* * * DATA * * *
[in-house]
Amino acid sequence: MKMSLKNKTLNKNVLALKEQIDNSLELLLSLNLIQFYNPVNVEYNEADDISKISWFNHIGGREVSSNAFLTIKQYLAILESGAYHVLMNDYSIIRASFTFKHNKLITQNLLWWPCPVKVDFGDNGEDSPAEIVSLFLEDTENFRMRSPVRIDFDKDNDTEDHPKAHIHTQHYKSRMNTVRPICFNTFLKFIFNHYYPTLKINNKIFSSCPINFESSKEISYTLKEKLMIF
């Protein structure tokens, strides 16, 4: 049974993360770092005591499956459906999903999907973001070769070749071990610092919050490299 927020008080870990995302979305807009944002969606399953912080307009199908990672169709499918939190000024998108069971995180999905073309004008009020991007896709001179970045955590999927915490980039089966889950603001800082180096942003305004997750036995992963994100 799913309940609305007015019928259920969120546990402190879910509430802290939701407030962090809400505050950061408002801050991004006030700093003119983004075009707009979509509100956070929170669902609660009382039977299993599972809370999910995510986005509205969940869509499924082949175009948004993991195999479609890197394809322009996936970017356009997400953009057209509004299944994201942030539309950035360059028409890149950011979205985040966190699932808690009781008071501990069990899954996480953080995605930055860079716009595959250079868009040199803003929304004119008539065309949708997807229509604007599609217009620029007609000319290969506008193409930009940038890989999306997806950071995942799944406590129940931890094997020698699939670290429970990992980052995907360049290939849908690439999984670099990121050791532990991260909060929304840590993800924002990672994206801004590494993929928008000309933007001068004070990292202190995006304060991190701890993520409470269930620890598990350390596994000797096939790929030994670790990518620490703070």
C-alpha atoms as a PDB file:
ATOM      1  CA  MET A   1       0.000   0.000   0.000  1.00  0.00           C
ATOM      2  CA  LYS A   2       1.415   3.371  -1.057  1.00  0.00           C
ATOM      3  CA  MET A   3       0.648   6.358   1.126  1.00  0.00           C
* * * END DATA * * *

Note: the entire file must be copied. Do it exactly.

[in-house]
Amino acid sequence: MKMSLKNKTLNKNVLALKEQIDNSLELLLSLNLIQFYNPVNVEYNEADDISKISWFNHIGGREVSSNAFLTIKQYLAILESGAYHVLMNDYSIIRASFTFKHNKLITQNLLWWPCPVKVDFGDNGEDSPAEIVSLFLEDTENFRMRSPVRIDFDKDNDTEDHPKAHIHTQHYKSRMNTVRPICFNTFLKFIFNHYYPTLKINNKIFSSCPINFESSKEISYTLKEKLMIF
């Protein structure tokens, strides 16, 4: 049974993360770092005591499956459906999903999907973001070769070749071990610092919050490299 927020008080870990995302979305807009944002969606399953912080307009199908990672169709499918939190000024998108069971995180999905073309004008009020991007896709001179970045955590999927915490980039089966889950603001800082180096942003305004997750036995992963994100 799913309940609305007015019928259920969120546990402190879910509430802290939701407030962090809400505050950061408002801050991004006030700093003119983004075009707009979509509100956070929170669902609660009382039977299993599972809370999910995510986005509205969940869509499924082949175009948004993991195999479609890197394809322009996936970017356009997400953009057209509004299944994201942030539309950035360059028409890149950011979205985040966190699932808690009781008071501990069990899954996480953080995605930055860079716009595959250079868009040199803003929304004119008539065309949708997807229509604007599609217009620029007609000319290969506008193409930009940038890989999306997806950071995942799944406590129940931890094997020698699939670290429970990992980052995907360049290939849908690439999984670099990121050791532990991260909060929304840590993800924002990672994206801004590494993929928008000309933007001068004070990292202190995006304060991190701890993520409470269930620890598990350390596994000797096939790929030994670790990518620490703070």
C-alpha atoms as a PDB file:
ATOM      1  CA  MET A   1       0.000   0.000   0.000  1.00  0.00           C
ATOM      2  CA  LYS A   2       1.415   3.371  -1.057  1.00  0.00           C
ATOM      3  CA  MET A   3       0.648   6.358   1.126  1.00  0.00           C